For computer nerds with paranoid tendencies there is no better podcast than Security Now. Admittedly an acquired taste, this long running technology show addresses breaking security issues and news headlines across all operating systems and mobile devices. What I like about this show is that it doesn’t just tell you the problem. These guys tell you how to fix it! Security Now is co-hosted by TWIT (itself a mega technology news machine that you should check out) head man Leo Laporte, and the head of Gibson Research Corp. (GRC), Steve Gibson. The latter coined the term ‘spyware’, wrote Spinwrite, is working on a free system to eliminate the need for passwords (SQRL), provides a bunch of other free stuff, and what he doesn’t know about security probably isn’t worth knowing.
Quick And Dirty Tips is a site which produces a wealth of practical podcasts aimed at making life easier. There are podcasts in many categories. Visit, enjoy.
From the above site, I really like Grammar Girl. This one helps me make sense of the many differences between English, Canadian, and American speech and writing.
Also from here, I like Get It Done Guy. This humorous podcast shares productivity tips that I can use at work and home, every day. His tag line “Do more, work less” sums it up nicely.
For Canadians interested in local and world news, current affairs, and comedy, it is hard to beat the many great offerings of the CBC.
For U.S. news (I like to keep an ear on those zany guys) I enjoy the The Daily, from the New York Times. I find their balanced approach to current US events a refreshing change from the partisan and incendiary media outlets. No opinion. No rhetoric. Just news.
For fun and education, check out What Can Trump Teach Us About Con Law? This show takes President Trump’s statements and analyzes them against actual Constitutional Law to determine what he can and can’t legally do, while educating about the Constitution. I found this riveting. It’s presented by a practicing constitutional law professor, and cuts through the personalities and parties and BS to the impartial facts. From talking to my American friends, I can safely say that I now know more about constitutional law than many Americans. They hate that. But hey, they can also subscribe, right? Learn something. Conquer the commute.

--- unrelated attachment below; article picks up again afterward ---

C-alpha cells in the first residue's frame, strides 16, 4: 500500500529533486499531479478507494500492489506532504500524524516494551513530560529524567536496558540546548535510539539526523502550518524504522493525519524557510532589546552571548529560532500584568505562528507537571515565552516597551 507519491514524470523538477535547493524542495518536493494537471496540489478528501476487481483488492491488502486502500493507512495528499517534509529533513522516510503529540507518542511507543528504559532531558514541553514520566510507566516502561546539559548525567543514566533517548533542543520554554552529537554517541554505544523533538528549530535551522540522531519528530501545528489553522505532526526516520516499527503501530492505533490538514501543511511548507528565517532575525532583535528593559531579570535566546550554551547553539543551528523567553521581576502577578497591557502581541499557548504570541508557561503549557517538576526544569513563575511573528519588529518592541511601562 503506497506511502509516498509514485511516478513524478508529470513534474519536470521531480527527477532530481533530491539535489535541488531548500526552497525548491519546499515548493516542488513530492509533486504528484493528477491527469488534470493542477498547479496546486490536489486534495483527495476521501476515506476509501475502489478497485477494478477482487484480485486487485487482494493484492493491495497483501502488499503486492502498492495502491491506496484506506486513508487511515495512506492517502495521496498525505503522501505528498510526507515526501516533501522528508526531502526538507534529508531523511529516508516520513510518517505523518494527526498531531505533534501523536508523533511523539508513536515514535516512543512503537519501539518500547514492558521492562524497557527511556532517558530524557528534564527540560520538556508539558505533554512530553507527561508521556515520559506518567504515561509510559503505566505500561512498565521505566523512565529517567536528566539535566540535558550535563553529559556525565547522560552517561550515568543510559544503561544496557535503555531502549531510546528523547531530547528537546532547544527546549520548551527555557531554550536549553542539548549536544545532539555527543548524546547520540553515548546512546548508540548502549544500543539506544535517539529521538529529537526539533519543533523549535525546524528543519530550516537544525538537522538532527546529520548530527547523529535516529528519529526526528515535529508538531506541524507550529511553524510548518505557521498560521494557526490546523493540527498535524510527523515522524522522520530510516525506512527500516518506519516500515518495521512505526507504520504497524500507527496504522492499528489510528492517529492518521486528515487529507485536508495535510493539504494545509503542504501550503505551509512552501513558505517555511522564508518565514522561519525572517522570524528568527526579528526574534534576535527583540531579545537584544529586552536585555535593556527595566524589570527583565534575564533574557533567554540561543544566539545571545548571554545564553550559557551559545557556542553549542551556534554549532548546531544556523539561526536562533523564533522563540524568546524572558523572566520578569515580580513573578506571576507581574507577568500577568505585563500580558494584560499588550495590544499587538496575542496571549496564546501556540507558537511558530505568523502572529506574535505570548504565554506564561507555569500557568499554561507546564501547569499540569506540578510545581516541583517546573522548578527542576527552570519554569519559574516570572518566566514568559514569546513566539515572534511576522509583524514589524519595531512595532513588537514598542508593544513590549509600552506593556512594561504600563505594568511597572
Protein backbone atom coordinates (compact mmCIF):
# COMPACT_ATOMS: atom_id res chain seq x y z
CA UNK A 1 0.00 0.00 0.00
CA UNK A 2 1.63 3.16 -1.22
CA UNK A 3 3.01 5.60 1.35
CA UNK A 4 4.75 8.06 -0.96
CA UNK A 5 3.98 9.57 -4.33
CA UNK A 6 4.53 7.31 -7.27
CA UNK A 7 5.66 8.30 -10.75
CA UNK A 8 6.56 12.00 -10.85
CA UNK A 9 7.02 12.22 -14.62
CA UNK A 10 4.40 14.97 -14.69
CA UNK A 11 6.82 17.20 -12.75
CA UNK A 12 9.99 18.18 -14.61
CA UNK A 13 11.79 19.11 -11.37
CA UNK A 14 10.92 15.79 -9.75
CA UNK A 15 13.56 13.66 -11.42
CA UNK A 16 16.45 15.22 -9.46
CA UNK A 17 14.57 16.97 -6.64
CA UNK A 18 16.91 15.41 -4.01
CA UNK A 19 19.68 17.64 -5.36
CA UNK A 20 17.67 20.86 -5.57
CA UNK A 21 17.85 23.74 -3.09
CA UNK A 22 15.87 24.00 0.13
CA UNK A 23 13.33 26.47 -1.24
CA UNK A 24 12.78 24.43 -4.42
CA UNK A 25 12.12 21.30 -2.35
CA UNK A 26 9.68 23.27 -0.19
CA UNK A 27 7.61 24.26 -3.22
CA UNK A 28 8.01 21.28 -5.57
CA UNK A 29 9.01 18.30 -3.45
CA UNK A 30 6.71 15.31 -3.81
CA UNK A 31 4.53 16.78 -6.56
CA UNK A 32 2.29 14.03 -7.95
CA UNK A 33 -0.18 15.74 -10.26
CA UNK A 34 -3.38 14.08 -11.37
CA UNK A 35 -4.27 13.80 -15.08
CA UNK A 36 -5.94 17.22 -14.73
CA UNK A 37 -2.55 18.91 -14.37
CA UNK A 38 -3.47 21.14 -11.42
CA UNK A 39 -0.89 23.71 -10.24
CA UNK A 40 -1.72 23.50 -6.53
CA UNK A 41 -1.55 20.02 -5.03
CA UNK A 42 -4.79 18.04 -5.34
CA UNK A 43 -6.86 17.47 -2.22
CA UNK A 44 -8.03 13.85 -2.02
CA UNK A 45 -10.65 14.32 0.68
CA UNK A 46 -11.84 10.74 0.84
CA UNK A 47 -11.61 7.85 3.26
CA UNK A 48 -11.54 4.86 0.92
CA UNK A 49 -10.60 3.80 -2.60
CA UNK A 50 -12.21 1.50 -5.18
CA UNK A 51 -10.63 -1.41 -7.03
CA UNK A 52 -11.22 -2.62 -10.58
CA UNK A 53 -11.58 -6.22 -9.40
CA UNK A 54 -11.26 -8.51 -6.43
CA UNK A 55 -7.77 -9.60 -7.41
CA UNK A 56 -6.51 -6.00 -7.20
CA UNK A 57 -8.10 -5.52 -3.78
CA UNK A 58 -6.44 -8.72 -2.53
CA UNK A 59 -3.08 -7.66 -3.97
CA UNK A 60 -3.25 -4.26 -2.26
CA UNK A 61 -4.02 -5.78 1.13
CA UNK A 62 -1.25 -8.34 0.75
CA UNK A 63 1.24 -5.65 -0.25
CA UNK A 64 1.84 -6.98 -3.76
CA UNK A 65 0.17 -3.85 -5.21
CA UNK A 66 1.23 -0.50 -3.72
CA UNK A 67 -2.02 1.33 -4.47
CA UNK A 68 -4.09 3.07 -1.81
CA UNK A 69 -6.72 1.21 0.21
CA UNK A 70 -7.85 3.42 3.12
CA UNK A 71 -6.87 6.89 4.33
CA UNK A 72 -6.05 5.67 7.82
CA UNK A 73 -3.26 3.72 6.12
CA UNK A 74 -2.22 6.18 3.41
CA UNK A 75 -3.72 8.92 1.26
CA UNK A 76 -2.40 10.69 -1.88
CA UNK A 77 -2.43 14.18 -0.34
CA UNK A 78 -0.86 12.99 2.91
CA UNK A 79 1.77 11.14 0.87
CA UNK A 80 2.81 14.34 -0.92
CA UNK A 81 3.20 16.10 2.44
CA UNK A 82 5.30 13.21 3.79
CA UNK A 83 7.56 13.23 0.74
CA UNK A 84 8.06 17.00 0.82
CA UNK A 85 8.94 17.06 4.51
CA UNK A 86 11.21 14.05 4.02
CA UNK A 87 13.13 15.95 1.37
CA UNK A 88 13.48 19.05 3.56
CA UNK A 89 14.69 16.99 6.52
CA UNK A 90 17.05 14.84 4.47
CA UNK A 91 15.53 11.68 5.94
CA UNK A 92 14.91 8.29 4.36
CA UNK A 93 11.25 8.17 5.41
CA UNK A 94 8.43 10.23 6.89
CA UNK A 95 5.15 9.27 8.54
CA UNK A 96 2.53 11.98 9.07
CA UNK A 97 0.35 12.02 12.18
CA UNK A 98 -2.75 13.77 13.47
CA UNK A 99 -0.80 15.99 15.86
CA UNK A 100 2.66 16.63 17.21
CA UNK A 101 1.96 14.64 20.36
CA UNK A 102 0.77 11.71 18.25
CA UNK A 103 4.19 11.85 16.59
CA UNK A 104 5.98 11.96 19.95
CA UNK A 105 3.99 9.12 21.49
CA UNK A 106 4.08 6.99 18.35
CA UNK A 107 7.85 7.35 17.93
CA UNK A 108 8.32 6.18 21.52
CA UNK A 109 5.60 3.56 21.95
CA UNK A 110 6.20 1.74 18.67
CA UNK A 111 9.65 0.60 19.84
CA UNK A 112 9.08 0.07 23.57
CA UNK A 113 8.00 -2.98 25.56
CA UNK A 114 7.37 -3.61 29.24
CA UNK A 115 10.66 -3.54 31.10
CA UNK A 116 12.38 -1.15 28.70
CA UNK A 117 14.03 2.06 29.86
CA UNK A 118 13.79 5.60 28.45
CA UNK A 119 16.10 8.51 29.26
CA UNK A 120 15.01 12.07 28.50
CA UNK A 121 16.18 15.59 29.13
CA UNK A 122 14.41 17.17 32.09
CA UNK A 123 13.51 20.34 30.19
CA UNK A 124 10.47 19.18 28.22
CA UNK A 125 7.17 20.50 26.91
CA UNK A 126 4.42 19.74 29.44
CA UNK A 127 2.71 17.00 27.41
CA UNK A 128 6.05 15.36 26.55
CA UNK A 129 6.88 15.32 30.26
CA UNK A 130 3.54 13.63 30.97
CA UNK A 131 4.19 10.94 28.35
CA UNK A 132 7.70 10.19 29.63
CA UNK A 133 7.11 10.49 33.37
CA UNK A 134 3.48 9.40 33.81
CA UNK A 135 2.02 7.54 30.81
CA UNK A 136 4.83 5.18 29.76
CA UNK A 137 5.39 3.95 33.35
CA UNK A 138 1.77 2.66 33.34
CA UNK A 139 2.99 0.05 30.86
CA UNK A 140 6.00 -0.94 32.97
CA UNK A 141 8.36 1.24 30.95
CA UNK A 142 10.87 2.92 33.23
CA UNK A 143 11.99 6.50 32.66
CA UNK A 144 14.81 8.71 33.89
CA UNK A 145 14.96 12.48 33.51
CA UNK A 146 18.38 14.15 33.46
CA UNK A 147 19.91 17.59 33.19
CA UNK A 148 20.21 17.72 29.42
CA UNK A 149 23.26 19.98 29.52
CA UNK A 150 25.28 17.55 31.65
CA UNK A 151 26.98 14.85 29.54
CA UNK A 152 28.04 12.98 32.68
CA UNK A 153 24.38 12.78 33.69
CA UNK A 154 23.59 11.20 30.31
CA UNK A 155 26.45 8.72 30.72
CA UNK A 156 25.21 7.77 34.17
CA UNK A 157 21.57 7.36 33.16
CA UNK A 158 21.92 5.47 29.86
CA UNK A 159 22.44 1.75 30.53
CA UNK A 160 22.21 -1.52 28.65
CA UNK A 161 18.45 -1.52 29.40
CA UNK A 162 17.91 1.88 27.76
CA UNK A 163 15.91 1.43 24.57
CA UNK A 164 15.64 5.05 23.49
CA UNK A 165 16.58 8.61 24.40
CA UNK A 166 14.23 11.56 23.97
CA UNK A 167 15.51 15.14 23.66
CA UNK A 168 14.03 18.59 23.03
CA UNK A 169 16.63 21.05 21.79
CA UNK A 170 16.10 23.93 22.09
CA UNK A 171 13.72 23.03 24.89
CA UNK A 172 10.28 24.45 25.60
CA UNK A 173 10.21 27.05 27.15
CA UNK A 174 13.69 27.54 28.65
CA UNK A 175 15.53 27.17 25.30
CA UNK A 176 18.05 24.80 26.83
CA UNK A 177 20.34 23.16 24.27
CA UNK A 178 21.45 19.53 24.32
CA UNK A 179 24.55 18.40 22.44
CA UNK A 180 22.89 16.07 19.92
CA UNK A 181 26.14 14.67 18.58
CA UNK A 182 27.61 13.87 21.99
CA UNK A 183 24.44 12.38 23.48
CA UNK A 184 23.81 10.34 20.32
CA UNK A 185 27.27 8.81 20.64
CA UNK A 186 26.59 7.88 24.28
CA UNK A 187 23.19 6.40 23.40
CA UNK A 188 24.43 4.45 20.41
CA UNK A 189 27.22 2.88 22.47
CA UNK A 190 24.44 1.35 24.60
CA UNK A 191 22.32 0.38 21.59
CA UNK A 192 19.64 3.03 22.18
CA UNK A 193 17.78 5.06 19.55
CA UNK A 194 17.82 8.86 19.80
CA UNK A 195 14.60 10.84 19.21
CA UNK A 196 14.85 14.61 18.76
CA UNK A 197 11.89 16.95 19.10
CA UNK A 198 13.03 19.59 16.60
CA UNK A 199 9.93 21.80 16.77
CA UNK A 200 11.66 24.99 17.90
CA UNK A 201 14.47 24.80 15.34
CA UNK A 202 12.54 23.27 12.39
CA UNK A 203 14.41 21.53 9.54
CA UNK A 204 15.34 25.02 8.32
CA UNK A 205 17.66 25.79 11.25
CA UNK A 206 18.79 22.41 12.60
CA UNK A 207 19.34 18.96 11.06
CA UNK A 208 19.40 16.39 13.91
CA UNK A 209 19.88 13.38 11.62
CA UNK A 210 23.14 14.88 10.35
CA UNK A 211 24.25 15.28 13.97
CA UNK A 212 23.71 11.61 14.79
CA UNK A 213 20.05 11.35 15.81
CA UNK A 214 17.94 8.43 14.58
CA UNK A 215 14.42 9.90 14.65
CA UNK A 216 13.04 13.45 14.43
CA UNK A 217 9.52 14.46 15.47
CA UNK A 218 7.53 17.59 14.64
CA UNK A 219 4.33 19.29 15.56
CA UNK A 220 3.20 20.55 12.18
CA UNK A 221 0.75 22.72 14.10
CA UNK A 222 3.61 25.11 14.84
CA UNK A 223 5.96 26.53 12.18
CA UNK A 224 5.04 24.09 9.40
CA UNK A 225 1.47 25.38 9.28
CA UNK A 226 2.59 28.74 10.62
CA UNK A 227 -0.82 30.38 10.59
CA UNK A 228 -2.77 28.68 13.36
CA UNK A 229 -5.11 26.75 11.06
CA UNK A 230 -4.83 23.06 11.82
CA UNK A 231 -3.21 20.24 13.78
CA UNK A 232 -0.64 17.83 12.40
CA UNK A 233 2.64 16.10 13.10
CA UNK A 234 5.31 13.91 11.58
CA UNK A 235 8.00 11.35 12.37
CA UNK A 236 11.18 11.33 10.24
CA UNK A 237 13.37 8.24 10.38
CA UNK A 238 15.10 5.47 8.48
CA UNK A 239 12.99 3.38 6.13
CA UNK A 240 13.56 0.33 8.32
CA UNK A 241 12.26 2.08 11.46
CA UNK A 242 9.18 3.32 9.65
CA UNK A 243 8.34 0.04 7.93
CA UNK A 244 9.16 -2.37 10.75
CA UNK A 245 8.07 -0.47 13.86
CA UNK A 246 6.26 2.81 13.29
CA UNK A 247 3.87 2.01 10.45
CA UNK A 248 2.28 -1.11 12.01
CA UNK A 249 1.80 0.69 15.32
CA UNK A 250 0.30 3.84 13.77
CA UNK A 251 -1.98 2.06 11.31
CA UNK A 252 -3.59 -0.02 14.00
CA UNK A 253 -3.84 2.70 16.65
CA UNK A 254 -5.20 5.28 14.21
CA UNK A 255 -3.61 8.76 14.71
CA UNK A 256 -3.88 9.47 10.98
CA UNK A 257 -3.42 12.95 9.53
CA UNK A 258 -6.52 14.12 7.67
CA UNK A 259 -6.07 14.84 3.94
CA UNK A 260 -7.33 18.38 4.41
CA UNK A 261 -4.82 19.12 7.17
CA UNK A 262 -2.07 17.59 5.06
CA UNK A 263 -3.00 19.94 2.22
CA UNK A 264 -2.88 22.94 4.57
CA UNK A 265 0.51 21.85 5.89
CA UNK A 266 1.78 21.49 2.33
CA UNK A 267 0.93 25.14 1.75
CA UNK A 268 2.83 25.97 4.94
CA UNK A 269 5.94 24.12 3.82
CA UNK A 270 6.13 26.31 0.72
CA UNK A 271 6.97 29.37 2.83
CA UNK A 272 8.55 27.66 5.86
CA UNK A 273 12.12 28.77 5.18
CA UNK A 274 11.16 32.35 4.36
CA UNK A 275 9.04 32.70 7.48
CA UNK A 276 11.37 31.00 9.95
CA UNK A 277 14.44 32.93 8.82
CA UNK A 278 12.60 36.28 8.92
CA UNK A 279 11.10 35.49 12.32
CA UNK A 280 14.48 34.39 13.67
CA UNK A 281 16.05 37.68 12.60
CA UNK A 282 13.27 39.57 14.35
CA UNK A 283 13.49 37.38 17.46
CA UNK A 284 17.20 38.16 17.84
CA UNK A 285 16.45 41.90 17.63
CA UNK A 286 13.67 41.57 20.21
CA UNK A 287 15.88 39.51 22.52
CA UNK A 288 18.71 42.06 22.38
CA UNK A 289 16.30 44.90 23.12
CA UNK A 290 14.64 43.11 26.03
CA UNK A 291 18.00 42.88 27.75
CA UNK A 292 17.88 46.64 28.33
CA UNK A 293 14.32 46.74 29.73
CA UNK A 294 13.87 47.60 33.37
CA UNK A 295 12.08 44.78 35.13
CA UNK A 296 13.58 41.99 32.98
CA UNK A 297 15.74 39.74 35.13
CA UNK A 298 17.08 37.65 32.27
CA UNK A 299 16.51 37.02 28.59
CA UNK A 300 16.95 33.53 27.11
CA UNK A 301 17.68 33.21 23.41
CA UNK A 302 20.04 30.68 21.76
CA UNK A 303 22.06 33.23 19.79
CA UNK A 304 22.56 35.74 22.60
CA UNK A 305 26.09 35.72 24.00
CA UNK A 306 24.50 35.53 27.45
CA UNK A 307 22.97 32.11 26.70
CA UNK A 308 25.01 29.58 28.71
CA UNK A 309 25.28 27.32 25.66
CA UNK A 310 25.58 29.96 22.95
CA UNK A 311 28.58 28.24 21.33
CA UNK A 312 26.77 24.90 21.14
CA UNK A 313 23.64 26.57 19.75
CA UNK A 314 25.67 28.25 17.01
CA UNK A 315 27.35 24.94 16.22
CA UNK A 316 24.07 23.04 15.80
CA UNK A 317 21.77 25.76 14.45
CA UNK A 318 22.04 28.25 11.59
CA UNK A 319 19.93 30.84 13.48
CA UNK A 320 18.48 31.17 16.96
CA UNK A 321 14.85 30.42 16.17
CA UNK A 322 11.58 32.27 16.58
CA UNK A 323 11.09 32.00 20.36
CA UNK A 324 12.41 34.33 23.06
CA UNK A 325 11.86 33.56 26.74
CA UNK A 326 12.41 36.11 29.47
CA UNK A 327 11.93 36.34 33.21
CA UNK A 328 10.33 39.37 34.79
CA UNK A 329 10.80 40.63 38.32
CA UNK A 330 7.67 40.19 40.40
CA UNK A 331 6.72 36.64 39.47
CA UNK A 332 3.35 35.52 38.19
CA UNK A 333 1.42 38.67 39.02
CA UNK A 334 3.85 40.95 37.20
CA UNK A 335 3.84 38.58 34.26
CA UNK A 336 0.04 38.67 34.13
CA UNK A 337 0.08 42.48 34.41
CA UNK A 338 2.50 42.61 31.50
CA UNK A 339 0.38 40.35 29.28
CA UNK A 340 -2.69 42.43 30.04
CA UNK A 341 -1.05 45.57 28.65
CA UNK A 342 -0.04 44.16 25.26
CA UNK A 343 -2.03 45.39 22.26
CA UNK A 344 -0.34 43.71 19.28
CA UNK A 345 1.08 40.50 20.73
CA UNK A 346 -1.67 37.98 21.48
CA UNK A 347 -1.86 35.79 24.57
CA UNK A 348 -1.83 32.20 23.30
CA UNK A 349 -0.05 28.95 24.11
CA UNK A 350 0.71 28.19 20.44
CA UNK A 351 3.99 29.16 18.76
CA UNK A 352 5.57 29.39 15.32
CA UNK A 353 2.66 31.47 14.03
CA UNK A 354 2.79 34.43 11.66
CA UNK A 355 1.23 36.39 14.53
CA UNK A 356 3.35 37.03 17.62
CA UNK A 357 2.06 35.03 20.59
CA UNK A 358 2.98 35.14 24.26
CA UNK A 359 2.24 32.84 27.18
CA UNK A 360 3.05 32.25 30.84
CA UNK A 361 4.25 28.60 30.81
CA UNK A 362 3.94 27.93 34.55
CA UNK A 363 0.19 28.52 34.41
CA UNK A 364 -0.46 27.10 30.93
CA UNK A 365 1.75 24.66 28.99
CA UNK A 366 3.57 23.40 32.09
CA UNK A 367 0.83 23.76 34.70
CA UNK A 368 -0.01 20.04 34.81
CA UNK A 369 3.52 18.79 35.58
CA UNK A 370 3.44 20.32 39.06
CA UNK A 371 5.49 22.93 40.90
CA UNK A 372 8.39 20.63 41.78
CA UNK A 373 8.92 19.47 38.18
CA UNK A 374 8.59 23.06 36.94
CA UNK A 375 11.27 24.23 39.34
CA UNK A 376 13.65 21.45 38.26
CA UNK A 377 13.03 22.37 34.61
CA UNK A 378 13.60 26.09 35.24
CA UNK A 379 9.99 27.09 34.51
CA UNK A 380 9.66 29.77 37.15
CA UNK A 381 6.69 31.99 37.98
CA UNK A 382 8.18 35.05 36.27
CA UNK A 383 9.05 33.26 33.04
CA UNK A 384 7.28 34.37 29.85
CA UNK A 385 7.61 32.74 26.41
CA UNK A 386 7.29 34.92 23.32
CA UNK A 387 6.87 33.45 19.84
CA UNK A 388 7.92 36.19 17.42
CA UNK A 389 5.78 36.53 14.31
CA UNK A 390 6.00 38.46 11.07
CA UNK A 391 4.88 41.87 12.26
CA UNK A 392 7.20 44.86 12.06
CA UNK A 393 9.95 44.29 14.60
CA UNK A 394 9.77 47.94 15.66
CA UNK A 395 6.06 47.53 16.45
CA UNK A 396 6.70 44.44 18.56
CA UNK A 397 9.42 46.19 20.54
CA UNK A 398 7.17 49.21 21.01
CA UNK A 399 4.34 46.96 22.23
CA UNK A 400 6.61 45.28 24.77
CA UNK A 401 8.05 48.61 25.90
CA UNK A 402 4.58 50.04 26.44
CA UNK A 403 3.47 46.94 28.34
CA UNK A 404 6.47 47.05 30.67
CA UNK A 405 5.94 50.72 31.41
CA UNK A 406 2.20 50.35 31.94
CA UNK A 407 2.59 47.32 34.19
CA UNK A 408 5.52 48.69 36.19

One particular podcast set the world on fire. Serial analyzes the 1999 conviction of a man for a murder that many don’t think he committed. Made by the This American Life team (that’s another one to listen to), the reporting and research behind this phenomenal factual show won many prestigious media awards, and made it the most popular podcast of the year in 2016. Based on the evidence presented through Serial, a judge was recently persuaded to reopen the case for retrial – this man may finally be going home.
I also listen to current affairs, technology, and science podcasts from the wonderful BBC.
I hope this wasn’t too long and boring a read. I actually cut it down. This is not a complete list of my podcasts. I shared only the ones I thought may be of general interest. Not everyone is into Photoshop, print design, photography, or programming. I expect that once you discover podcasts, your collection will soon grow to be as long and eclectic as mine.
Please check some of those links above. I would be eager to know whether you enjoyed any of them, or not. Again, they are my tastes and may not be yours. I would, though, be surprised if you could not find at least one that you like. Let me know below. Maybe share your own. I’m always looking for new adventures.
In closing, it’s not all learning all the time. When I need a break I listen to Drama of The Week or one of the dozens of comedy shows from the BBC. There is even a weekly soap that airs on a Sunday. I like to listen to that one in bed, while I check my email and social media. I find it’s a great way to start a Sunday morning. Sets me up for the day and for writing things like this article.
After which, of course, we are all back to work on Monday. More commuting. More learning. Rinse. Repeat. And enjoy. You’ve conquered your commute.share this with friends: